There was probably an easier way to do this, but I did what I did. I yam what I yam. You can download my project. As usual, it’s released under the SHAG license.

Leaving out many details, here is the basic sequence of events when you launch a Cocoa application. Your results may differ, so talk to your doctor before betting your life on this sequence.

  1. +[NSApplication sharedApplication].
  2. -[NSMenu initWithCoder:]
  3. -[NSWindow initWithContentRect:styleMask:backing:defer:]
  4. -[NSApplication setMainMenu:].
  5. -[NSApplication setWindowsMenu:].
  6. -[NSApplication setServicesMenu:].
  7. awakeFromNib.
  8. Enter -[NSApplication run]. This is the point of no return. That is, you never return from this method.
  9. Enter -[NSApplication finishLaunching].
  10. NSApplicationWillFinishLaunchingNotification.
  11. -[NSApplication makeWindowsPerform:@selector(_registerDragTypesIfNeeded) inOrder:NO].
  12. Return from -[NSApplication finishLaunching].
  13. Enter -[NSApplication nextEventMatchingMask:NSAnyEventMask untilDate:[NSDate distantFuture] inMode:kCFRunLoopDefaultMode dequeue:YES].
  14. -[NSApplication activateIgnoringOtherApps:NO].
  15. NSApplicationDidFinishLaunchingNotification. Notice that the app already returned from finishLaunching a while ago (relatively speaking).
  16. -[NSApplication makeWindowsPerform:@selector(_visibleAndCanBecomeKey) inOrder:NO].
  17. Return NSEvent with type NSAppKitDefined, subtype NSApplicationActivatedEventType, from -[NSApplication nextEventMatchingMask:untilDate:inMode:dequeue:].
  18. Enter -[NSApplication sendEvent:] with the same event.
  19. NSApplicationWillBecomeActiveNotification.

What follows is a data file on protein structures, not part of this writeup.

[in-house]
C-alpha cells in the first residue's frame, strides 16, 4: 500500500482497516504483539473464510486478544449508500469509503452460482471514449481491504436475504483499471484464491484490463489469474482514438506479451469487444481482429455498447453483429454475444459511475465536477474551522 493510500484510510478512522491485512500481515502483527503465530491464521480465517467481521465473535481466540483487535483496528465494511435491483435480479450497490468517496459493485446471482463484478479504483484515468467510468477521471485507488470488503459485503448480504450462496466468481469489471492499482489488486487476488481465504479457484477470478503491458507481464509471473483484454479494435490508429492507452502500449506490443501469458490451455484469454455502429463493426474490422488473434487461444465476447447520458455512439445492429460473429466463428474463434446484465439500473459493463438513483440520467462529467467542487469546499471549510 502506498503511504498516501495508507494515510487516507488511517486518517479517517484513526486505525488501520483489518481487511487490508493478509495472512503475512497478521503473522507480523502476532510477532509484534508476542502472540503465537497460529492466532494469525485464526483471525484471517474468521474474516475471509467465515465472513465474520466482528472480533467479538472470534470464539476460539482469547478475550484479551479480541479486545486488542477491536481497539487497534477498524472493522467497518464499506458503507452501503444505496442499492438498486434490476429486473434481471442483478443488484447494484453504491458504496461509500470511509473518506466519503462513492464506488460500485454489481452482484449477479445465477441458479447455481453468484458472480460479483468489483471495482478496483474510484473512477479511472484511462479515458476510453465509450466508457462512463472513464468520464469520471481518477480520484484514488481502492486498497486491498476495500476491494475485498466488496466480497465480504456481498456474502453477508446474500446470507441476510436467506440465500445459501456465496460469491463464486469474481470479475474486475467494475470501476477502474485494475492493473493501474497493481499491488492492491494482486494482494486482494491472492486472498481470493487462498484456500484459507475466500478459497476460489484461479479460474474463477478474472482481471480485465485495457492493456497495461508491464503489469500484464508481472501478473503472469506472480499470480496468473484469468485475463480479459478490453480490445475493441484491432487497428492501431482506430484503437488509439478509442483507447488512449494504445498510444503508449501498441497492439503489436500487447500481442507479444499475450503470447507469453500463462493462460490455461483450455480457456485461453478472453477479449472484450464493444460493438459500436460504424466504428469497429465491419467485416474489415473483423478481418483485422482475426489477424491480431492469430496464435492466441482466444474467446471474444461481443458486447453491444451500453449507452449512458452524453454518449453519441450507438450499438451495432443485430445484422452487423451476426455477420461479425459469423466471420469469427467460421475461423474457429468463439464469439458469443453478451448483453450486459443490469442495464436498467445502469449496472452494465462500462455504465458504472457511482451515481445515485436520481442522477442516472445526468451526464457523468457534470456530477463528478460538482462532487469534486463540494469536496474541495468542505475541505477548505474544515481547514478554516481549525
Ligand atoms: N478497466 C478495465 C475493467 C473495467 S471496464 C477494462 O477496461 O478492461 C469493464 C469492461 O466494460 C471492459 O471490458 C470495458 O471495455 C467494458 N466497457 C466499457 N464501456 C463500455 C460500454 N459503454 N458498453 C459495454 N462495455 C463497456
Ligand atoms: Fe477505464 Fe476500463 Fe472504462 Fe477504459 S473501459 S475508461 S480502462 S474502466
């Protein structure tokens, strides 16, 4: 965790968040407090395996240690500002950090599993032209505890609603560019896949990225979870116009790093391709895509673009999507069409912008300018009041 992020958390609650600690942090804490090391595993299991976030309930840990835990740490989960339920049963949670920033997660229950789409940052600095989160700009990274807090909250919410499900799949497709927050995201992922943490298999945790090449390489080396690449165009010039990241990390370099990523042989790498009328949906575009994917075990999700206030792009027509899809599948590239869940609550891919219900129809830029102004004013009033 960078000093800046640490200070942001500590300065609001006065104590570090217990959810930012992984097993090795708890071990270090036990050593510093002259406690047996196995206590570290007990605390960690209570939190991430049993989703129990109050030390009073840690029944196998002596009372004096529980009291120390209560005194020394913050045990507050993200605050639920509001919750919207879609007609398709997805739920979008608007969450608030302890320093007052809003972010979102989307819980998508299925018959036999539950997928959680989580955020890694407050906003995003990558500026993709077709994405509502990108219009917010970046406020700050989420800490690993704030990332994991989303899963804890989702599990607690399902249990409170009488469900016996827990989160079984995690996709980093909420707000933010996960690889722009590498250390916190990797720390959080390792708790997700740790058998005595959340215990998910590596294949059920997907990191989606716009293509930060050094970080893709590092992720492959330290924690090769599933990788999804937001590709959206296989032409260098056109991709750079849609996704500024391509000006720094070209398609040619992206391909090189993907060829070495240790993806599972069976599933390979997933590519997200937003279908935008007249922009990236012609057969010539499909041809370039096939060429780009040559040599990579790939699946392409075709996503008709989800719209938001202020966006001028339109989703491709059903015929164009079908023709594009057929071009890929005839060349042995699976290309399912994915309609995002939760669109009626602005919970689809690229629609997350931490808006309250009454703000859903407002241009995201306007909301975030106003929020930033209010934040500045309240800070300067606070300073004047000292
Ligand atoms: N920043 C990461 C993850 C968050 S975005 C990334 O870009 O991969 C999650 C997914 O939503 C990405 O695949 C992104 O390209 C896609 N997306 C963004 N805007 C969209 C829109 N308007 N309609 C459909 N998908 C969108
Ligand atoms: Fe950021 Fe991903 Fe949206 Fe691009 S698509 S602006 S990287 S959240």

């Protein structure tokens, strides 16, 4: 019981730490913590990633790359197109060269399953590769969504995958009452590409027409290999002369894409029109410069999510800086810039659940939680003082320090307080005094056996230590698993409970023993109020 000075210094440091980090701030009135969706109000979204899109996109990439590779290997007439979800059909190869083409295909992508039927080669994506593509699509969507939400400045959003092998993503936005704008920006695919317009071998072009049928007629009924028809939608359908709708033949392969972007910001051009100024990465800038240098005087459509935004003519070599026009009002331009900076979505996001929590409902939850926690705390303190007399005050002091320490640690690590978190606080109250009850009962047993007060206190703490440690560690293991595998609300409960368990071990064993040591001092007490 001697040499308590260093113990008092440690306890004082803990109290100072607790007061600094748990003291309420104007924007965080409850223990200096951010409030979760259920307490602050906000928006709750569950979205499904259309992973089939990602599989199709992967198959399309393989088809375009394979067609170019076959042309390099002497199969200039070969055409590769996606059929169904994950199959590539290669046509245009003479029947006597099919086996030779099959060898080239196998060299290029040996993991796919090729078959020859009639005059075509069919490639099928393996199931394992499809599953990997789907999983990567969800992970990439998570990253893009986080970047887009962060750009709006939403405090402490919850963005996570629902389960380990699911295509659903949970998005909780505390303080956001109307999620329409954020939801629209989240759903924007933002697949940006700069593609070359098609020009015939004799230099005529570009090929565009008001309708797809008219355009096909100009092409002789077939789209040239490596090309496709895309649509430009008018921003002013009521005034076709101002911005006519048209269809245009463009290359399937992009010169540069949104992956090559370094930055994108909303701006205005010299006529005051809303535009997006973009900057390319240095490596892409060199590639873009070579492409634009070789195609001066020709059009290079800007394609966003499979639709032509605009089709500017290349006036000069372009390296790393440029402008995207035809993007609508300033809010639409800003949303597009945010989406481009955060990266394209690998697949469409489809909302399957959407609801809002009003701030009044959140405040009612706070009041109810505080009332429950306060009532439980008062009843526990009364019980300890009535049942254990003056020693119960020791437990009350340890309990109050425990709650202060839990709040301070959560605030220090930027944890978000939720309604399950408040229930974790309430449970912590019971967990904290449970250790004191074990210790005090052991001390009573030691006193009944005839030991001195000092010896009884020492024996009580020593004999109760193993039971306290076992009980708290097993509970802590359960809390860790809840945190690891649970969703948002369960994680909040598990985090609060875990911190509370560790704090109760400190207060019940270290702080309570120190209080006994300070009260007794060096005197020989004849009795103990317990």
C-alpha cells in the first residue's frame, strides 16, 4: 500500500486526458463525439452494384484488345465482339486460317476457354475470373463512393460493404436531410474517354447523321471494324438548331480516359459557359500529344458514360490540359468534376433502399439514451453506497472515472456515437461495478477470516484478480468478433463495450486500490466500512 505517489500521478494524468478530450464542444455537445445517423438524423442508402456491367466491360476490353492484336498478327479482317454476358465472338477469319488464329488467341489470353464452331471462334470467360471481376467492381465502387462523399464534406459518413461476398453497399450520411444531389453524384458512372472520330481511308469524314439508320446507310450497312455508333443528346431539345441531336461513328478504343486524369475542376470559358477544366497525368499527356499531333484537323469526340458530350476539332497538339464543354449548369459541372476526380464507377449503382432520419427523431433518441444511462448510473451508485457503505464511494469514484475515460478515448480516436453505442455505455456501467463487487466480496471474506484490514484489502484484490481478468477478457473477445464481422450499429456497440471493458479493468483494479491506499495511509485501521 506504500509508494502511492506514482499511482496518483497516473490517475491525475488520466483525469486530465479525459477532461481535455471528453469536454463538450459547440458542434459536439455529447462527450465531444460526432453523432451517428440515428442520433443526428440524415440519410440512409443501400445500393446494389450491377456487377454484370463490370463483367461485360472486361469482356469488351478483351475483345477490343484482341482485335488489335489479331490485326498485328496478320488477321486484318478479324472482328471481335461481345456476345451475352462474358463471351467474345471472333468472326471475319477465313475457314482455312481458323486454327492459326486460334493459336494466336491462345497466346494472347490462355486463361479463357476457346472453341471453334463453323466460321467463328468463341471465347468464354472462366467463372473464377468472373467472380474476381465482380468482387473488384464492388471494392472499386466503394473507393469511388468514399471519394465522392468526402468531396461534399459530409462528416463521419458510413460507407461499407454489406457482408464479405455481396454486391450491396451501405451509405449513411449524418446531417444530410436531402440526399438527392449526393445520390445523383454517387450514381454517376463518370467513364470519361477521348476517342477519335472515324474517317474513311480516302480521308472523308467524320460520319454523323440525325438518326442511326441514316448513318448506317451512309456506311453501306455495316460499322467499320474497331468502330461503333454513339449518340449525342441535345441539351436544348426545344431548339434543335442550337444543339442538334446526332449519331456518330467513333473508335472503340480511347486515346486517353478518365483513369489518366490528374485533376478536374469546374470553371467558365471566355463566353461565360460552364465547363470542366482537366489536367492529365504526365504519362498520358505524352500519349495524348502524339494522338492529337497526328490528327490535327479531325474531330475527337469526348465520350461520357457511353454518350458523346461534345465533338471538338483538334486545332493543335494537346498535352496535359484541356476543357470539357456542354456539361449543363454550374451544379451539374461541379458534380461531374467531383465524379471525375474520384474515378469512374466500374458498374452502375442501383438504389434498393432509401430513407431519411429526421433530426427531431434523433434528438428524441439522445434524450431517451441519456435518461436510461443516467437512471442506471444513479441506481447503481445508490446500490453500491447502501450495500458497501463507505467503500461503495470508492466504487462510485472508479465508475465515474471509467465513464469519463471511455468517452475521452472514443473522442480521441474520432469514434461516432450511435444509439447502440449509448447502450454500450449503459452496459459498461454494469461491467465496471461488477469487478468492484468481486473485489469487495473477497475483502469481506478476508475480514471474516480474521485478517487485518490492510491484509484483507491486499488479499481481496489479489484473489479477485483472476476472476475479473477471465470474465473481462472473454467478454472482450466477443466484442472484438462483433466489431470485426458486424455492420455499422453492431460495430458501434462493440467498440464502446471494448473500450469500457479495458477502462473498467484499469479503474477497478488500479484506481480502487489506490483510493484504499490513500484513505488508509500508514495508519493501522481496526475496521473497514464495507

20. NSApplicationDidBecomeActiveNotification.
  21. Return from -[NSApplication sendEvent:].

A few interesting notes:

  • NSThread. As you would expect, all of the application’s methods are called on the one, main thread. I’ve defined the macro JJTHREADLOGGING to verify this. For the main thread, which is returned by +[NSThread currentThread], none of the methods +[NSThread alloc], +[NSThread allocWithZone:], or -[NSThread init] are ever called.
  • NSAutoreleasePool. An autorelease pool is not created until after -[NSApplication finishLaunching] returns. If you call autorelease in your application delegate method applicationWillFinishLaunching:, an autorelease pool will not be created! Memory leak, anyone? The methods +[NSAutoreleasePool allocWithZone:] and -[NSAutoreleasePool init] are called many times, but they always return the same object, while -[NSAutoreleasePool release] and -[NSAutoreleasePool dealloc] are never called.
  • NSRunLoop. The run loop for the main thread is created in -[NSApplication setServicesMenu:]. Strangely, the run methods for the run loop ( -[NSRunLoop acceptInputForMode:beforeDate:], -[NSRunLoop limitDateForMode:], -[NSRunLoop run], -[NSRunLoop runMode:beforeDate:], -[NSRunLoop runUntilDate:] ) are never called.

If you’d like to try my project for yourself or modify it, I’d be very interested to hear about what you learn. I haven’t really investigated application termination, for example. You may have noticed that I also haven’t addressed how -[NSObject performSelector:withObject:afterDelay:] works during launch. I’m such a tease! These questions — and many others — will be answered in the next episode.

From the days of yore

Friday, October 20th, 2006

When you work in an office, or more precisely a cubicle, you often receive an inheritance from the previous occupants. In my last office I inherited a number of books, which I didn’t pay much attention to until I moved out. Among the chaff, I recently discovered some wheat. Well, not really wheat: more like wood pulp, quite inedible wood pulp, but interesting inedible wood pulp nonetheless.